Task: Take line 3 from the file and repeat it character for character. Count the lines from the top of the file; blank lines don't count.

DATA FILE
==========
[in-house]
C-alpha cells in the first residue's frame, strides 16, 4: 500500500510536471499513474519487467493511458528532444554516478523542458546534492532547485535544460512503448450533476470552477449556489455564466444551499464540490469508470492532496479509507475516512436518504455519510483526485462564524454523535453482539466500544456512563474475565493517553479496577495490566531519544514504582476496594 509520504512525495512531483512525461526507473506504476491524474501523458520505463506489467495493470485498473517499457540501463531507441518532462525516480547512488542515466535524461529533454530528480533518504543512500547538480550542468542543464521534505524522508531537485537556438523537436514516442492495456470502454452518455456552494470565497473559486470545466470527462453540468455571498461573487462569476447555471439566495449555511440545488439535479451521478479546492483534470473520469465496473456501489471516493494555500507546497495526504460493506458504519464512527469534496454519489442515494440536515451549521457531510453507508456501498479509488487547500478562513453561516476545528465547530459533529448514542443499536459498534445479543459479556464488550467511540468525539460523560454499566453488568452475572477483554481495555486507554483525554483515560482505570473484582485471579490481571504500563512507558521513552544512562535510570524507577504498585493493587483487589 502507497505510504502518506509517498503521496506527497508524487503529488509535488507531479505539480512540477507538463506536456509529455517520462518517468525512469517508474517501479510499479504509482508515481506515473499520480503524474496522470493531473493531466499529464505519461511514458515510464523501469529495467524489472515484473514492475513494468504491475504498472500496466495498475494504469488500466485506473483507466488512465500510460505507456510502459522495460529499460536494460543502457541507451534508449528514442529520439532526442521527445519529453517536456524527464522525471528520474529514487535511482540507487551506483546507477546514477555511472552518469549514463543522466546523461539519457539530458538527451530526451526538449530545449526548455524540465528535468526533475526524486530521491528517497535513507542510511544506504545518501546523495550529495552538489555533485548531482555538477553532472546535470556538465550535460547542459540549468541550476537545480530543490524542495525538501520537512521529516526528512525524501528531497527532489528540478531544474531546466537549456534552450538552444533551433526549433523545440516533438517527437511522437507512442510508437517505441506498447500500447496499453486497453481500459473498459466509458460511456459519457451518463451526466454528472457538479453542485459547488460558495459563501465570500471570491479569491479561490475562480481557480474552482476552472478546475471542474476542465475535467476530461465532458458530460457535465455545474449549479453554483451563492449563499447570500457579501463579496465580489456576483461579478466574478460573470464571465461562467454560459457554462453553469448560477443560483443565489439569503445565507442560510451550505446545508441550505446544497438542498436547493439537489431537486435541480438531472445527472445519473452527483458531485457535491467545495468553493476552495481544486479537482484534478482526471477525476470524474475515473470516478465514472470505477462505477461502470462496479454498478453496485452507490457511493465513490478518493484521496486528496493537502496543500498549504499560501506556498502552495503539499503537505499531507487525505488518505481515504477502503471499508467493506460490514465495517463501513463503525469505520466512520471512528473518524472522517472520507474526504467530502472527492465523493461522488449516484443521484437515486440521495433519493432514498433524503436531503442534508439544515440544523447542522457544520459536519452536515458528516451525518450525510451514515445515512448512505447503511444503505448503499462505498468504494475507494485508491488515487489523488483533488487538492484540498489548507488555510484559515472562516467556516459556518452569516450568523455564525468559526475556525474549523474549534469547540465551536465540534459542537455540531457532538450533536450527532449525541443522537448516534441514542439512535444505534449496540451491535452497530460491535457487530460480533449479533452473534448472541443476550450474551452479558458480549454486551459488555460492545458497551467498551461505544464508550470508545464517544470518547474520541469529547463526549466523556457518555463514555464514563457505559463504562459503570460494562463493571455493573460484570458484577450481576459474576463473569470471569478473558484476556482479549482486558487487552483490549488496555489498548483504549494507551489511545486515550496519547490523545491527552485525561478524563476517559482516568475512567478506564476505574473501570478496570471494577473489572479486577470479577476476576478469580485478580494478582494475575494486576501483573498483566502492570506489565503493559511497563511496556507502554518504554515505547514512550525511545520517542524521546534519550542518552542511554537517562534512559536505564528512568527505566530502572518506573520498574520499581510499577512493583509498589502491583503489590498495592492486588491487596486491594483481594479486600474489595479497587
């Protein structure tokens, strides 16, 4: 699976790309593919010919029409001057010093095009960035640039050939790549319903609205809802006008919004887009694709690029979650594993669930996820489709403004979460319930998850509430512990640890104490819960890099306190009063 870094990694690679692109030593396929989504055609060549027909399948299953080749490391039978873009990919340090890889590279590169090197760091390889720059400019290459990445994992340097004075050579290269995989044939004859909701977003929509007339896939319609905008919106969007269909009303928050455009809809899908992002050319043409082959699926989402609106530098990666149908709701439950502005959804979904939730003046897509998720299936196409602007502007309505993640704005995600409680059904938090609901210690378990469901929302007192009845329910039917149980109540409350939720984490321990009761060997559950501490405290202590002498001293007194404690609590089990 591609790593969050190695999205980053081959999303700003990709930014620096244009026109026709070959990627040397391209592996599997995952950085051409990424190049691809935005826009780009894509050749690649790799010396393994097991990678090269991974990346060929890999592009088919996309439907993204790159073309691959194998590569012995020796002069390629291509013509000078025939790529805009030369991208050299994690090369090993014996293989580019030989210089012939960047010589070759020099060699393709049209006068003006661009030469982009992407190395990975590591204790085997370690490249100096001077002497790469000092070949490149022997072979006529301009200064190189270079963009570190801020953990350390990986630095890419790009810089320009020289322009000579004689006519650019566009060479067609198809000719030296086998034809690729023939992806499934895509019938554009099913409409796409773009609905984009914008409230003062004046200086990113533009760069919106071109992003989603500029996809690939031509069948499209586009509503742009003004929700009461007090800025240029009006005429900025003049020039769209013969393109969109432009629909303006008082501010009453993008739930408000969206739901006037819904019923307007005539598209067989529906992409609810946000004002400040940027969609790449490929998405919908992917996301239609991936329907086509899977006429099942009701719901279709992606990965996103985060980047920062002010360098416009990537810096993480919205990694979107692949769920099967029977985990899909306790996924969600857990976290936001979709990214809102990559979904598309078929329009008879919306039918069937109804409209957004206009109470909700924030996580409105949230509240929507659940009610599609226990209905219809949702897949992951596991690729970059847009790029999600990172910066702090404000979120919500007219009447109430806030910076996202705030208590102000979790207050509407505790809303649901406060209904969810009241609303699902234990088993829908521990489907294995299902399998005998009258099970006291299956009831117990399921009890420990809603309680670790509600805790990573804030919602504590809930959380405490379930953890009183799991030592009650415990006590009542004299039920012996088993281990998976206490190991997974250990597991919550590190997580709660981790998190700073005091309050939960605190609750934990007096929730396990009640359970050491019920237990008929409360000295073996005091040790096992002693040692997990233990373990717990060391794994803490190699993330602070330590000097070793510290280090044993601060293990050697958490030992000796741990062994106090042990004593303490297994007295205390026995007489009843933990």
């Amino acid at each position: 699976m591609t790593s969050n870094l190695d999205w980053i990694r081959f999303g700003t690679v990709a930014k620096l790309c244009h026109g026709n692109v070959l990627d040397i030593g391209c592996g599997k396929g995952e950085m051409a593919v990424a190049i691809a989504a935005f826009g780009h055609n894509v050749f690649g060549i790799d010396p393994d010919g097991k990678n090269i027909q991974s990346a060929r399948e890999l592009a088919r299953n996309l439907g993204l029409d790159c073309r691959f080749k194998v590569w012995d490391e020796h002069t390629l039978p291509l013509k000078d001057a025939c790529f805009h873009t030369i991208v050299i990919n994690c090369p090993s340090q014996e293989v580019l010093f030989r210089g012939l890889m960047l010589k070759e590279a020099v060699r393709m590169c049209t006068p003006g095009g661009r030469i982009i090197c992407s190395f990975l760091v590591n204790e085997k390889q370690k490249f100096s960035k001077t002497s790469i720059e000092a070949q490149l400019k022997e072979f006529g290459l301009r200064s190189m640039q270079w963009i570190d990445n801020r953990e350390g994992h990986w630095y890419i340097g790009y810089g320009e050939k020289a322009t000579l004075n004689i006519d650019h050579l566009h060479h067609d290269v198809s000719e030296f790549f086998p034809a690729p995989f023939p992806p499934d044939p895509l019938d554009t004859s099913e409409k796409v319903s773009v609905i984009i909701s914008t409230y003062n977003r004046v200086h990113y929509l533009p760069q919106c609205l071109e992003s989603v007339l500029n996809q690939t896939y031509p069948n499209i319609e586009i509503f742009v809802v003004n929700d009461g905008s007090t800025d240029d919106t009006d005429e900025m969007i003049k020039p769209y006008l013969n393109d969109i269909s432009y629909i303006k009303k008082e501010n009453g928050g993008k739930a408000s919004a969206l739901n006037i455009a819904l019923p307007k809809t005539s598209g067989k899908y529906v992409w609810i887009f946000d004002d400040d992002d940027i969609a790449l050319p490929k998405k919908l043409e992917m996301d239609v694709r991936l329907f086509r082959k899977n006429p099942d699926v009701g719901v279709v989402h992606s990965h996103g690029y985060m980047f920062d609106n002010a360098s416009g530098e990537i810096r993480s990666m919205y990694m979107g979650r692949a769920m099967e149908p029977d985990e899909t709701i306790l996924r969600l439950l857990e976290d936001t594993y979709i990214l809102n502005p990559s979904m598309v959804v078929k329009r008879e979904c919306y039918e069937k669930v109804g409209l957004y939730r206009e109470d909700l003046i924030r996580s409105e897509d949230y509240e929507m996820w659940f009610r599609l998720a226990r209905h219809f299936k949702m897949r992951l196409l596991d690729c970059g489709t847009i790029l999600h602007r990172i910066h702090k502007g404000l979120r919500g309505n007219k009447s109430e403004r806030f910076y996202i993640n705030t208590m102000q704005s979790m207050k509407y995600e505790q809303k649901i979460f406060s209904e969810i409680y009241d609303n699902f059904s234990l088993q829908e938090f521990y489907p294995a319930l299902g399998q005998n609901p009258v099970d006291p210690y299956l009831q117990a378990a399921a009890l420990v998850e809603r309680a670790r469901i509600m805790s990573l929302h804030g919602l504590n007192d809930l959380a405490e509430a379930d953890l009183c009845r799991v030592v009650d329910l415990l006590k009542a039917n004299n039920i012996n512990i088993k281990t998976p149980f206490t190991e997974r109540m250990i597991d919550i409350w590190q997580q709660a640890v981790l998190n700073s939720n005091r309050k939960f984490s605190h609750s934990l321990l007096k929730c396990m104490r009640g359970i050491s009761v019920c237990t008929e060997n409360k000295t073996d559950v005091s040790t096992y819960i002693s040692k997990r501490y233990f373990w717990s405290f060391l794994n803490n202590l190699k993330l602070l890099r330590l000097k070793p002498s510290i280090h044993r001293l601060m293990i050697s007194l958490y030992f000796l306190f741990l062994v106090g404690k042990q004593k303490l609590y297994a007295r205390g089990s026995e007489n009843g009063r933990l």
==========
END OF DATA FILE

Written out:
């Protein structure tokens, strides 16, 4: 699976790309593919010919029409001057010093095009960035640039050939790549319903609205809802006008919004887009694709690029979650594993669930996820489709403004979460319930998850509430512990640890104490819960890099306190009063 870094990694690679692109030593396929989504055609060549027909399948299953080749490391039978873009990919340090890889590279590169090197760091390889720059400019290459990445994992340097004075050579290269995989044939004859909701977003929509007339896939319609905008919106969007269909009303928050455009809809899908992002050319043409082959699926989402609106530098990666149908709701439950502005959804979904939730003046897509998720299936196409602007502007309505993640704005995600409680059904938090609901210690378990469901929302007192009845329910039917149980109540409350939720984490321990009761060997559950501490405290202590002498001293007194404690609590089990 591609790593969050190695999205980053081959999303700003990709930014620096244009026109026709070959990627040397391209592996599997995952950085051409990424190049691809935005826009780009894509050749690649790799010396393994097991990678090269991974990346060929890999592009088919996309439907993204790159073309691959194998590569012995020796002069390629291509013509000078025939790529805009030369991208050299994690090369090993014996293989580019030989210089012939960047010589070759020099060699393709049209006068003006661009030469982009992407190395990975590591204790085997370690490249100096001077002497790469000092070949490149022997072979006529301009200064190189270079963009570190801020953990350390990986630095890419790009810089320009020289322009000579004689006519650019566009060479067609198809000719030296086998034809690729023939992806499934895509019938554009099913409409796409773009609905984009914008409230003062004046200086990113533009760069919106071109992003989603500029996809690939031509069948499209586009509503742009003004929700009461007090800025240029009006005429900025003049020039769209013969393109969109432009629909303006008082501010009453993008739930408000969206739901006037819904019923307007005539598209067989529906992409609810946000004002400040940027969609790449490929998405919908992917996301239609991936329907086509899977006429099942009701719901279709992606990965996103985060980047920062002010360098416009990537810096993480919205990694979107692949769920099967029977985990899909306790996924969600857990976290936001979709990214809102990559979904598309078929329009008879919306039918069937109804409209957004206009109470909700924030996580409105949230509240929507659940009610599609226990209905219809949702897949992951596991690729970059847009790029999600990172910066702090404000979120919500007219009447109430806030910076996202705030208590102000979790207050509407505790809303649901406060209904969810009241609303699902234990088993829908521990489907294995299902399998005998009258099970006291299956009831117990399921009890420990809603309680670790509600805790990573804030919602504590809930959380405490379930953890009183799991030592009650415990006590009542004299039920012996088993281990998976206490190991997974250990597991919550590190997580709660981790998190700073005091309050939960605190609750934990007096929730396990009640359970050491019920237990008929409360000295073996005091040790096992002693040692997990233990373990717990060391794994803490190699993330602070330590000097070793510290280090044993601060293990050697958490030992000796741990062994106090042990004593303490297994007295205390026995007489009843933990």